A venture started by three French entrepreneurs, La Station offers an authentic European coffee experience in the heart of Wan Chai. The interior decor is a mashup of a European train station and a Hong Kong MTR station – think curved walls and red tiles – which lends the space an intimate vibe. Enjoy their signature coffee, a secret recipe, and desserts provided by Paul Lafayette, who happens to be the patriarch of two of the three owners.
Tucked away just off the main street on Lamma Island, Lala Mama's a cafe that serves up everything from all-day breakfast and vegetarian food to delicious homemade desserts. Rustic and homely complete with wooden furniture and shelves lined with bars and ceramics, enjoy a rich and creamy flat white while browsing travel books from the shelf.
More spacious than the entrance suggests, Lof 10 is a laid back venue, quieter than many coffee shops in the neighbourhood, treating diners to a range of Java and flavoured coffee, including a rose latte. While not the most affordable café in town, the cold drink selection is great for hotter months – we recommend the iced citrus matcha tea – and an ice cream cookie sandwich is perfect for satisfying any sweet cravings.
This Aussie-inspired bohemian coffee joint is a far cry from Wan Chai’s seedier corners, flaunting its rustic vibe, both inside and out. Selling a speciality espresso, which was awarded Australia’s Best Espresso, enjoy your java with a lunch cooked freshly on-site. A helpful set of descriptions aids the amateur coffee-taster discern the best choice, while connoisseurs can simply enjoy a fortified brew in a stylish setting.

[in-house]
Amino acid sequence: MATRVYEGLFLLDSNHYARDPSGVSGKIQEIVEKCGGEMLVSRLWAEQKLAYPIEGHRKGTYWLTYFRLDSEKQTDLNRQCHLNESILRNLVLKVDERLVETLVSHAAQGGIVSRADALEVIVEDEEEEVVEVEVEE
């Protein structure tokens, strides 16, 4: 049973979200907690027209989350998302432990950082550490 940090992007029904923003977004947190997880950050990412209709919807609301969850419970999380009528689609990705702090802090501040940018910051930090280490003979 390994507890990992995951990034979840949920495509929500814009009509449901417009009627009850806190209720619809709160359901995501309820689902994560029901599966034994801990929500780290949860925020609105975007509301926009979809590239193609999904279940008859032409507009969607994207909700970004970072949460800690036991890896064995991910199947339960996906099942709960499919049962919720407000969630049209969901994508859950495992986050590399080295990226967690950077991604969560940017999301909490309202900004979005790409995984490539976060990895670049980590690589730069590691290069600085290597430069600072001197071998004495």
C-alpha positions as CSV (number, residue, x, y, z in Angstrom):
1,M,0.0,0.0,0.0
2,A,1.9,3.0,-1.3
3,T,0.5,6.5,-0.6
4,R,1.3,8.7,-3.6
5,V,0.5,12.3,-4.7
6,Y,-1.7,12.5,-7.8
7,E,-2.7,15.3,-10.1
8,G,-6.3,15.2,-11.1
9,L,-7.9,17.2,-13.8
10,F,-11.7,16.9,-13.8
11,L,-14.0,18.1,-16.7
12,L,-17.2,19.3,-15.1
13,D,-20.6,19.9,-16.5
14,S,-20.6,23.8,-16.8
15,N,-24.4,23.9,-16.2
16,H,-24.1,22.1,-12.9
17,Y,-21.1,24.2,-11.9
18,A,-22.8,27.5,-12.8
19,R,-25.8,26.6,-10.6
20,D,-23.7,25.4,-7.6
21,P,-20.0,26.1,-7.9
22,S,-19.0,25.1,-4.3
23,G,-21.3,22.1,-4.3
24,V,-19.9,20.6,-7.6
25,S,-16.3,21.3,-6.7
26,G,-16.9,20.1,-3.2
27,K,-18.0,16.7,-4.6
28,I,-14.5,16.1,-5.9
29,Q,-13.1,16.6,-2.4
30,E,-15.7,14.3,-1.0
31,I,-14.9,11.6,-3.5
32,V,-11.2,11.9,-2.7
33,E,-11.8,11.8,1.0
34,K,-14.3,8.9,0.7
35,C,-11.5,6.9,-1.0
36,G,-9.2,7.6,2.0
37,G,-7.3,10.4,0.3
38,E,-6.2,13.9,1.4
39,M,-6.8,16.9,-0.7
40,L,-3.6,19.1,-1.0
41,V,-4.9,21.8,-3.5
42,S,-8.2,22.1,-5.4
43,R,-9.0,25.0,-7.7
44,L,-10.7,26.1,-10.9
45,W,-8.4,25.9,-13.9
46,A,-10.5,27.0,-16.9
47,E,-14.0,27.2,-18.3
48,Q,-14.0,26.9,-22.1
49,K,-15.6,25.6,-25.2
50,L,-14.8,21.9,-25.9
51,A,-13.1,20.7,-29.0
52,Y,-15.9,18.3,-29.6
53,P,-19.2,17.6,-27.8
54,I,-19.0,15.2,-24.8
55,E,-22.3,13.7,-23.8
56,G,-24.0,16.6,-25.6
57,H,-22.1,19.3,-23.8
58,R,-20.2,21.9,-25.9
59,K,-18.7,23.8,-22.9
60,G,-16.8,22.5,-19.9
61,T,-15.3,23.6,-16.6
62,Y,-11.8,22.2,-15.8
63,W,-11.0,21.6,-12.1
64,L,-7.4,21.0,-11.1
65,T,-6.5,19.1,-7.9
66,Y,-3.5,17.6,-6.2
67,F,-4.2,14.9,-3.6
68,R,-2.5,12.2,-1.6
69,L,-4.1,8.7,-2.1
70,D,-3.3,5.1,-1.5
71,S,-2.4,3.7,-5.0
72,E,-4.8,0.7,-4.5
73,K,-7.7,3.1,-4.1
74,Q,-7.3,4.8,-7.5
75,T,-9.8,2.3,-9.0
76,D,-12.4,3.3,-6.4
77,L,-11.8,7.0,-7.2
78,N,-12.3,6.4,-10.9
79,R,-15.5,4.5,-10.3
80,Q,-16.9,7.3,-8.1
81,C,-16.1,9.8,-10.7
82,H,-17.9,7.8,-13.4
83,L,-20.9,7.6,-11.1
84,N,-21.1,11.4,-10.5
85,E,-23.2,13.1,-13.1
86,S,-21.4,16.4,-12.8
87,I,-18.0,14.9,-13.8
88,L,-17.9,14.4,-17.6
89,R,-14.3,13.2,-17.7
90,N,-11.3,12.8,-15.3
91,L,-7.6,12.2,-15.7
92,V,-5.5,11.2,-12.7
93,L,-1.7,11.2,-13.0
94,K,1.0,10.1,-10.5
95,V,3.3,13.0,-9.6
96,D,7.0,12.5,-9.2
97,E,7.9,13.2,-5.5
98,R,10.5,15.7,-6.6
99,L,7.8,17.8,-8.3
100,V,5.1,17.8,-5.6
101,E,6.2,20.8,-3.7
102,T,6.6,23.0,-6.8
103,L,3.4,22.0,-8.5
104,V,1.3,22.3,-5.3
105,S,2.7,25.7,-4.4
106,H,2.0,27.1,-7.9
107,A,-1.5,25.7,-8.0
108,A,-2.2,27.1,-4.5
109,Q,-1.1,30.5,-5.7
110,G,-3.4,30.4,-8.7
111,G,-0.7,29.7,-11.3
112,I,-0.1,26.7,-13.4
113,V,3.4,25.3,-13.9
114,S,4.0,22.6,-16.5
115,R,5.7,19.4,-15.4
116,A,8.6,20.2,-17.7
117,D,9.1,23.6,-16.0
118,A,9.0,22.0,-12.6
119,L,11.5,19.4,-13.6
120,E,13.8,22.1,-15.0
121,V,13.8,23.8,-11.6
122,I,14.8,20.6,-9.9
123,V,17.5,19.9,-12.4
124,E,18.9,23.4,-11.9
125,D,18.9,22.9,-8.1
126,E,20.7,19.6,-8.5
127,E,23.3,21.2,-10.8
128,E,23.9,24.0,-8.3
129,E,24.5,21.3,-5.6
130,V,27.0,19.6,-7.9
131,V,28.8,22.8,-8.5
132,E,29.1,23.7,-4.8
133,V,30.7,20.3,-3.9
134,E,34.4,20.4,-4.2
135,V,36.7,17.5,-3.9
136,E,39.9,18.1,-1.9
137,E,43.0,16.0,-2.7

The third and largest branch of NOC Coffee – co-founded by 2011 Hong Kong Barista Champion Chan Chak Sum – is a popular stomping ground for coffee lovers. Filled with natural light, This coffee roastery expertly brews up your favourite javas while the robust food menu is packed with healthy salads, all-day breakfasts and fruit bowls. An ideal chill out spot for a quick lunch or weekend hang-out session.
This Wan Chai newcomer serves up Australian-style brunch food and some excellent lattés. A venture started by the first-runner up in the American world latte art championship, Ninetys keeps things simple and only brews up black, white and filter coffee with only a few varieties – fruity, nutty or a chocolate blend. Either way, they’re all seriously good. Can’t decide? The café offers tastings notes to go with your coffee eg. pairing almonds with your fruity blend java.